Jarom Carlson, Staff writer [email protected]
Photo credit: Laura Fox
Imagine for a moment: The lights dim, silence falls upon the crowd, and there you are with your coke and popcorn. Yes, that’s right – you’re at the movies, and the shows about to start. However, this isn’t just any normal film.
Growing up in a religion that teaches strictly against the viewing of “anything that is vulgar, immoral, violent, or pornographic” you begin to feel a bit edgy about some of the scenes that start playing before your very eyes.
Once again you’re faced with a decision. “Do I walk out or finish this R rated movie?” Ultimately, the choice is yours, but I hope you’ll make the right one and leave the theater as soon as possible.
In 2001, Christine Jackson, Ph.D., from Pacific Institute for Research and Evaluation, headed a survey of over 700 teenagers from various middle schools in the southeastern United States. The study’s purpose was to identify the relationship between smoking and the viewing of R rated movies.
At the beginning of the analysis none of the students were smokers. However, after three years, the results, as recorded in “White Teens With High Exposure to R-Rated Movies Have Increased Risk of Smoking Initiation,” attests that the white population of those who watched R rated movies more frequently were three times more likely to smoke.
Another interesting stat from “Preventative Medicine” in the May 2012 issue showed that R rated movies produced from 1988-1997 are most likely to feature main characters that smoke. The study analyzed the top 25 box office hits of each consecutive year during the sample period.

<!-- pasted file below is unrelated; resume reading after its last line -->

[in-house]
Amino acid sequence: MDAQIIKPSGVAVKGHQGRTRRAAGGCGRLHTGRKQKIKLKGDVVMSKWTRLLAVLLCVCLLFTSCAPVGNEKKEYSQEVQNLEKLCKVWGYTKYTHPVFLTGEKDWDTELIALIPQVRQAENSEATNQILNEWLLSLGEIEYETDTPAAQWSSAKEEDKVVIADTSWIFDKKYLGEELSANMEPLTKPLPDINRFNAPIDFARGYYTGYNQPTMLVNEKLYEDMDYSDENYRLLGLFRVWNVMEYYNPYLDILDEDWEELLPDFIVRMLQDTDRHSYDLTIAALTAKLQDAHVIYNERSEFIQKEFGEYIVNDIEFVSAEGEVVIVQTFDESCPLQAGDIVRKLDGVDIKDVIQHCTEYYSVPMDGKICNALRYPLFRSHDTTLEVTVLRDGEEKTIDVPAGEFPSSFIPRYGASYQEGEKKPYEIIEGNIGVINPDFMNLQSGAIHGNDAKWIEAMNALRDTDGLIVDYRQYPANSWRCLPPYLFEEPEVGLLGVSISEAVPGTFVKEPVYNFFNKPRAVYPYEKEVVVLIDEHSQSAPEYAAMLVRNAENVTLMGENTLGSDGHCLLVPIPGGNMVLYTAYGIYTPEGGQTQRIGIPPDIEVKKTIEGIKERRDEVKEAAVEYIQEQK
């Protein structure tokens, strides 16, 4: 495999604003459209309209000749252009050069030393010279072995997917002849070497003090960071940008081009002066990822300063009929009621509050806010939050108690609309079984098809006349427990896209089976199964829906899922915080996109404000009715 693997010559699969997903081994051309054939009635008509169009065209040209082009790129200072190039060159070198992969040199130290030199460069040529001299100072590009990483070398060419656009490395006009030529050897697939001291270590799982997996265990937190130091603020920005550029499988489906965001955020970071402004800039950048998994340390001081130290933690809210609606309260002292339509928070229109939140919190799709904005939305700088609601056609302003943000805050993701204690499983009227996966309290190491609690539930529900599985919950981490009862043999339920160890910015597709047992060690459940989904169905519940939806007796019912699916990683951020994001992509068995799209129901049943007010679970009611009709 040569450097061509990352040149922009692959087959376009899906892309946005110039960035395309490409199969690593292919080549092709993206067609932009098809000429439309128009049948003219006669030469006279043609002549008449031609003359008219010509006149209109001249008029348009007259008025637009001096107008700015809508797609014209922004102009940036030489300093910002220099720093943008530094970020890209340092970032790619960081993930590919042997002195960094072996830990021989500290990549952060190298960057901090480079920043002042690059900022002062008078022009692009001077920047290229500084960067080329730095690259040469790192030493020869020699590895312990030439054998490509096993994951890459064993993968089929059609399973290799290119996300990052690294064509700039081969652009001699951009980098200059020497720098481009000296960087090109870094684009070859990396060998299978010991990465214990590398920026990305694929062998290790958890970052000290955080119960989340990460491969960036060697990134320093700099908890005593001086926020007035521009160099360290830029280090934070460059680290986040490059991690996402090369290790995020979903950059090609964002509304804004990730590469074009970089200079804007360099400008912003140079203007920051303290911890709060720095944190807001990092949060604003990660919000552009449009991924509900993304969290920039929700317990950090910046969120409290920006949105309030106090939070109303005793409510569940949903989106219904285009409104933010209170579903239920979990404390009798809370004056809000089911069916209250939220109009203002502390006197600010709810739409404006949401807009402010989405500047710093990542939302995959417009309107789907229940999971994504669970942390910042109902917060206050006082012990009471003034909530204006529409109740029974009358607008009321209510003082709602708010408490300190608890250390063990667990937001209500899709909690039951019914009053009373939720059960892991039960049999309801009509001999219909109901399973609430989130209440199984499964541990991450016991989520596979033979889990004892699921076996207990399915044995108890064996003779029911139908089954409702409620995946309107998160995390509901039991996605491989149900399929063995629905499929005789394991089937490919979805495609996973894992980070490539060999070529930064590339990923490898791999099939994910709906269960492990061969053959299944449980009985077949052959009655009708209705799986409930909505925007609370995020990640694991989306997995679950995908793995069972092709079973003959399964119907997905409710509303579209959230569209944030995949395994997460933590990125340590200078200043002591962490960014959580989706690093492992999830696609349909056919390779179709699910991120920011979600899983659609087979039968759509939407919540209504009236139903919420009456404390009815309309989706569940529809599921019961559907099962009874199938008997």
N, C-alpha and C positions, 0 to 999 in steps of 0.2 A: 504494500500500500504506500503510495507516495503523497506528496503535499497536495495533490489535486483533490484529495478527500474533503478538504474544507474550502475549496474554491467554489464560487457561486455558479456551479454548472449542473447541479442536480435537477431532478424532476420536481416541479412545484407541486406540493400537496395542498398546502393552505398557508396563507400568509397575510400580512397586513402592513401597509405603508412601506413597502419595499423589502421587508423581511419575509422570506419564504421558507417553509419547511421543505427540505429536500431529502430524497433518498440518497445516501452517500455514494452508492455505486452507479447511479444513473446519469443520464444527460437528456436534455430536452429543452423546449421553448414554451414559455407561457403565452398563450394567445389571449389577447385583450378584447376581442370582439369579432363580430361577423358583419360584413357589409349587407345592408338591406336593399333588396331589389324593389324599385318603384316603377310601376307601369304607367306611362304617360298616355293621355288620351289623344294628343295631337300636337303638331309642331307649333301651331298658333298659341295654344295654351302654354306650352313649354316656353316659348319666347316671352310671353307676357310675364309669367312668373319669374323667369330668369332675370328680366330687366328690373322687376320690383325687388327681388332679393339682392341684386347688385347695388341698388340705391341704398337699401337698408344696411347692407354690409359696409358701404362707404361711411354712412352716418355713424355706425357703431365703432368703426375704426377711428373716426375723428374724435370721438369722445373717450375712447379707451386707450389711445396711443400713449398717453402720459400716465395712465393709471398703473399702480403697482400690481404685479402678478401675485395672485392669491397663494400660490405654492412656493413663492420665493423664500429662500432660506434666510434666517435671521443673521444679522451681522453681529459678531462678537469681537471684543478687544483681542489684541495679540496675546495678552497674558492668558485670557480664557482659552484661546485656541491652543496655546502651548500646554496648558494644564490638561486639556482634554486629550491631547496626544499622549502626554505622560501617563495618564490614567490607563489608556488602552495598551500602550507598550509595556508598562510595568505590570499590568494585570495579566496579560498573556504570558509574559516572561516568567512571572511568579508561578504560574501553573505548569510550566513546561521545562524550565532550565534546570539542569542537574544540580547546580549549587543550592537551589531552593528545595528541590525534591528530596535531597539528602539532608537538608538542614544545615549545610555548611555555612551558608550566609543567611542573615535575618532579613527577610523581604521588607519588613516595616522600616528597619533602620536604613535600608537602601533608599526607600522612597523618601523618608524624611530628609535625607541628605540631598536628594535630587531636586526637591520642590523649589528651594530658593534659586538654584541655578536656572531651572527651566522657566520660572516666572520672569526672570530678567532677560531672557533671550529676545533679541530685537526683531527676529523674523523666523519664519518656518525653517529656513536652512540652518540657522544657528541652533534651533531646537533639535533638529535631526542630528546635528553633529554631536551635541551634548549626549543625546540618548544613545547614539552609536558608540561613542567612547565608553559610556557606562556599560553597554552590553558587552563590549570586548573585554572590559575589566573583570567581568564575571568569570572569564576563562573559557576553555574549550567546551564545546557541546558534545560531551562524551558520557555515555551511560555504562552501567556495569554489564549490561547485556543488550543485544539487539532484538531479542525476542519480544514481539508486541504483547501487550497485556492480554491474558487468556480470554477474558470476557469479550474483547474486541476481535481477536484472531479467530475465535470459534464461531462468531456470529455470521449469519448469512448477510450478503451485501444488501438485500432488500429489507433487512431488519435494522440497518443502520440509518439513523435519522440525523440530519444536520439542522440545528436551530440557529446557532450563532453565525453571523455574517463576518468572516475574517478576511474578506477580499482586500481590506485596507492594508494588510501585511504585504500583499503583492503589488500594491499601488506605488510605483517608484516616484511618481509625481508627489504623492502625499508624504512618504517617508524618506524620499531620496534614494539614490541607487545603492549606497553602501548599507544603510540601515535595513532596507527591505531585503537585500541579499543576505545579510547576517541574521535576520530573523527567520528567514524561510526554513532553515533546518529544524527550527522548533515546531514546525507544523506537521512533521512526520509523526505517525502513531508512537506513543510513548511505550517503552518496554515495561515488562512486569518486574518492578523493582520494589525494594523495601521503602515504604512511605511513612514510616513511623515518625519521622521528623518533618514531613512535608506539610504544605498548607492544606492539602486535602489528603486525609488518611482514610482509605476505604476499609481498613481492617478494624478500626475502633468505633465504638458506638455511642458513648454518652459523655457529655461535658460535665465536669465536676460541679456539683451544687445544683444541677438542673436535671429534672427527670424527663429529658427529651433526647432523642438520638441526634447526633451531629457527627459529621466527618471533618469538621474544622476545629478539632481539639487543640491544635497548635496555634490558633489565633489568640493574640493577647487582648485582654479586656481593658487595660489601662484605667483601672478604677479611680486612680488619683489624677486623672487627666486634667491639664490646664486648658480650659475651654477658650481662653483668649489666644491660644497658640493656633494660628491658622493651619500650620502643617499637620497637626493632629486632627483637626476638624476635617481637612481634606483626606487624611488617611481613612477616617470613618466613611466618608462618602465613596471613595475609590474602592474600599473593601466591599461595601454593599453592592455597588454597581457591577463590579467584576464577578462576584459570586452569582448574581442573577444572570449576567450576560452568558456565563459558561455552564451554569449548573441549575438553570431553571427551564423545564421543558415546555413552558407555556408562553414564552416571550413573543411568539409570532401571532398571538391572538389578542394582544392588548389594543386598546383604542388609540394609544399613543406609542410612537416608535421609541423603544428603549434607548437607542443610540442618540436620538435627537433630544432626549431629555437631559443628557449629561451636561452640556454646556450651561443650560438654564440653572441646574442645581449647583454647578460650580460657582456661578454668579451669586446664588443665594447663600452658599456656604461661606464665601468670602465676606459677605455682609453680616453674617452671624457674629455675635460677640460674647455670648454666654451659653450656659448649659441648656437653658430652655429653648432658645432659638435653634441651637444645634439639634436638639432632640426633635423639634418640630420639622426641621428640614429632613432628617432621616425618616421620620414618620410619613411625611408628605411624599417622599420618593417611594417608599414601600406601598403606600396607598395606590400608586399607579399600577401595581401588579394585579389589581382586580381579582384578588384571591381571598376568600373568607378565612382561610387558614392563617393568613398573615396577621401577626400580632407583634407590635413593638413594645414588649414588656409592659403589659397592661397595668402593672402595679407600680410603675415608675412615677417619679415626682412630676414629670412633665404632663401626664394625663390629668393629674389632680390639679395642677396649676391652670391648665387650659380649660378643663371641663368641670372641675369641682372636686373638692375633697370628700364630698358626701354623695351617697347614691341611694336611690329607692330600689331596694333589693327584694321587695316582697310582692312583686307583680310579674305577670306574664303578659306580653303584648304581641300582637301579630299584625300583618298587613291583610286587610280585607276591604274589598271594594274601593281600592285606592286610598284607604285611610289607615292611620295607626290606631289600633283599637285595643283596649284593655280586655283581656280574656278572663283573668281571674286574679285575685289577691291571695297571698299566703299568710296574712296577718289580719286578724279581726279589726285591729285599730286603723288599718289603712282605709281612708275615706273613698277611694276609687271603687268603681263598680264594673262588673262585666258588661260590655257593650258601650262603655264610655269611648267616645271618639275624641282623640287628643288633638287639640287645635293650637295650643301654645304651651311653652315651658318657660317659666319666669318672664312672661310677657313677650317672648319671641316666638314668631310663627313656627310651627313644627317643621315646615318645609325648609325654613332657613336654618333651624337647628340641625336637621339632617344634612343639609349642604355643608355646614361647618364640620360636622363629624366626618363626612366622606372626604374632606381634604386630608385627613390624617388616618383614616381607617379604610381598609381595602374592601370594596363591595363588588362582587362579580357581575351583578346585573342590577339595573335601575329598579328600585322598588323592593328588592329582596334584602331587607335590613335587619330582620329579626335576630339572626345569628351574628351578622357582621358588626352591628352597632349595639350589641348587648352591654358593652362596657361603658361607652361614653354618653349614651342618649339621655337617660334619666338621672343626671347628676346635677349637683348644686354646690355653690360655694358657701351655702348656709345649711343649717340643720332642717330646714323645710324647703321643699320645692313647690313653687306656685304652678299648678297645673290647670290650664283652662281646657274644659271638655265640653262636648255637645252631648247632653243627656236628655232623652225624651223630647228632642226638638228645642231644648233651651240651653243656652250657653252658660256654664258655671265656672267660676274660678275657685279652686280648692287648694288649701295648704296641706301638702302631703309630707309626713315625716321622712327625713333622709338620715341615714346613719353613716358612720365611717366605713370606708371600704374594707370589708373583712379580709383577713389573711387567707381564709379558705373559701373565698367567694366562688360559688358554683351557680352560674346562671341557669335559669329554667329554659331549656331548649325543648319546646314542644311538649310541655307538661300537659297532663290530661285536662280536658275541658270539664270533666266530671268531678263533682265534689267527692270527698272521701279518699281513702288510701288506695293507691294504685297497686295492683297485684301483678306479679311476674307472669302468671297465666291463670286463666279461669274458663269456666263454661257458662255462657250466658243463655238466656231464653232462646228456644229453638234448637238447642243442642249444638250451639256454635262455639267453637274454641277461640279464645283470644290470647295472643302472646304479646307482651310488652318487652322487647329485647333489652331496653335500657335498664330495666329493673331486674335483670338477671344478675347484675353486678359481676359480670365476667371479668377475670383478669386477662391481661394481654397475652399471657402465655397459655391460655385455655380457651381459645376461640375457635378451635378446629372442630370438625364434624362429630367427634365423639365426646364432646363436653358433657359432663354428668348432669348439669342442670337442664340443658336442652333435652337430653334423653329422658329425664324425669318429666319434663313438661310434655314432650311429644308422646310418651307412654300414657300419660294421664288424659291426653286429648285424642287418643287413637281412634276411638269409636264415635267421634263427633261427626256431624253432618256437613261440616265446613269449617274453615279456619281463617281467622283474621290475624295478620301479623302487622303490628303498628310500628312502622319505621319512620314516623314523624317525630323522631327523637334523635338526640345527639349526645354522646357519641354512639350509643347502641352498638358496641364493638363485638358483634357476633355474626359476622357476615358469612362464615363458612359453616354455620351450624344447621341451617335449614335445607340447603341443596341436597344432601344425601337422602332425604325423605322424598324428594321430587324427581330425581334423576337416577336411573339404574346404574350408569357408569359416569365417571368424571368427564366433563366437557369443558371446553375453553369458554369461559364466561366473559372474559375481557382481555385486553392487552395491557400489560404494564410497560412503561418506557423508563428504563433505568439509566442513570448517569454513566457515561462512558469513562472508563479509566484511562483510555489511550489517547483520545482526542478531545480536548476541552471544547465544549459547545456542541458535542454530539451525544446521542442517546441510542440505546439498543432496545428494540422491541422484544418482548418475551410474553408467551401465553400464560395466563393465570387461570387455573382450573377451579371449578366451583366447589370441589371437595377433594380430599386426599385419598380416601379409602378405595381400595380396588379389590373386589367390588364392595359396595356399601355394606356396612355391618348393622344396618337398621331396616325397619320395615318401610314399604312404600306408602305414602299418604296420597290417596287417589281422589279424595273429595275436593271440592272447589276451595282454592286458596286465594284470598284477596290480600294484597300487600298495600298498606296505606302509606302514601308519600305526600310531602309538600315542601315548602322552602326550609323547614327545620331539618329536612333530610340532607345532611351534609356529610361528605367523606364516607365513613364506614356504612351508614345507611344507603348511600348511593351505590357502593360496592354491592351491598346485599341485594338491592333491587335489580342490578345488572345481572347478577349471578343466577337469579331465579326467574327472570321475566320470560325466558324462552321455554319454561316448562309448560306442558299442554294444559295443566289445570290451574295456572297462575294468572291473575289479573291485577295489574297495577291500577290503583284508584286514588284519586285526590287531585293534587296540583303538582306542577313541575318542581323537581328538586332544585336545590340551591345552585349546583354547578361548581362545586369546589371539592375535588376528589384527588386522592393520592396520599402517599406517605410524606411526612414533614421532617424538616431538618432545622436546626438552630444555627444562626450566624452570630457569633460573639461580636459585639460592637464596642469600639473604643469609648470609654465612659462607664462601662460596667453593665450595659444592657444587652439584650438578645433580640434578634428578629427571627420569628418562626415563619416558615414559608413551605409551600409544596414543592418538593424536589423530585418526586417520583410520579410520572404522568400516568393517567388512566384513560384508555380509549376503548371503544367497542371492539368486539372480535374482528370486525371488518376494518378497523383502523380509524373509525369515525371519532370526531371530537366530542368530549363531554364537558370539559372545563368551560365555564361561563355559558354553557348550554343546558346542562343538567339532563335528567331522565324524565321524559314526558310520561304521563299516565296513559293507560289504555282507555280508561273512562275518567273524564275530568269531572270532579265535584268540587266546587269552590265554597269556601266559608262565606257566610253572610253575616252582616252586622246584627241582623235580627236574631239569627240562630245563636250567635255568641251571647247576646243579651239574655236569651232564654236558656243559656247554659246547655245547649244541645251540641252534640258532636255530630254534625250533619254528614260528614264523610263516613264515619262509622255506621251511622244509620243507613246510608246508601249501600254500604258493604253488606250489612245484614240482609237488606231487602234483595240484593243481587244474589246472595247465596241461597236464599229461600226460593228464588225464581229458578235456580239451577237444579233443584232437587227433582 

Okay, so I’m not saying that watching an R rated video automatically results in the viewer wanting to choose poor health habits while throwing ethics out the window. However, consider the words of English philosopher James Allen who poetically stated, “As a man thinketh in his heart so is he.”
The Book of Mormon also warns us to watch our “thoughts, and [our] words, and [our] deeds”. Although movies weren’t around in 150 B.C., the principal still applies.
Choose entertainment that uplifts and inspires. Surround yourself with media that help you want to become better. The fact is I can’t spell out every do and don’t when it comes to movie watching. And I don’t want to.
You’ve been given a mind of your own, and I trust that you’ll care enough to fill it with the best information possible, even in something as simple as choosing which movies to watch.